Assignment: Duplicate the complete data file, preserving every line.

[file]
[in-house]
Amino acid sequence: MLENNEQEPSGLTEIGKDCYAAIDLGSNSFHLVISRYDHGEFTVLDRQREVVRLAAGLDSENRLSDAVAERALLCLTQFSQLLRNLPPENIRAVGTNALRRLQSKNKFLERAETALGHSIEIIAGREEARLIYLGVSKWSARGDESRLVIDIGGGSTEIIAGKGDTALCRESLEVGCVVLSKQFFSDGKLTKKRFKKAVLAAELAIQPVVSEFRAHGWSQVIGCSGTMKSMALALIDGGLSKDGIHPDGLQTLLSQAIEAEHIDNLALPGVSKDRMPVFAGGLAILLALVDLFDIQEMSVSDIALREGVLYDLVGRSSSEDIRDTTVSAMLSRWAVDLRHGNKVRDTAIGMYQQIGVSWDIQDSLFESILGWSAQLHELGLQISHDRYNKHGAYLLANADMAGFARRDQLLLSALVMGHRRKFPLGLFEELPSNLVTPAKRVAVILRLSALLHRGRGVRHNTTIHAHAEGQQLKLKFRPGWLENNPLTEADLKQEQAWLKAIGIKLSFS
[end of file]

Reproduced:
[in-house]
Amino acid sequence: MLENNEQEPSGLTEIGKDCYAAIDLGSNSFHLVISRYDHGEFTVLDRQREVVRLAAGLDSENRLSDAVAERALLCLTQFSQLLRNLPPENIRAVGTNALRRLQSKNKFLERAETALGHSIEIIAGREEARLIYLGVSKWSARGDESRLVIDIGGGSTEIIAGKGDTALCRESLEVGCVVLSKQFFSDGKLTKKRFKKAVLAAELAIQPVVSEFRAHGWSQVIGCSGTMKSMALALIDGGLSKDGIHPDGLQTLLSQAIEAEHIDNLALPGVSKDRMPVFAGGLAILLALVDLFDIQEMSVSDIALREGVLYDLVGRSSSEDIRDTTVSAMLSRWAVDLRHGNKVRDTAIGMYQQIGVSWDIQDSLFESILGWSAQLHELGLQISHDRYNKHGAYLLANADMAGFARRDQLLLSALVMGHRRKFPLGLFEELPSNLVTPAKRVAVILRLSALLHRGRGVRHNTTIHAHAEGQQLKLKFRPGWLENNPLTEADLKQEQAWLKAIGIKLSFS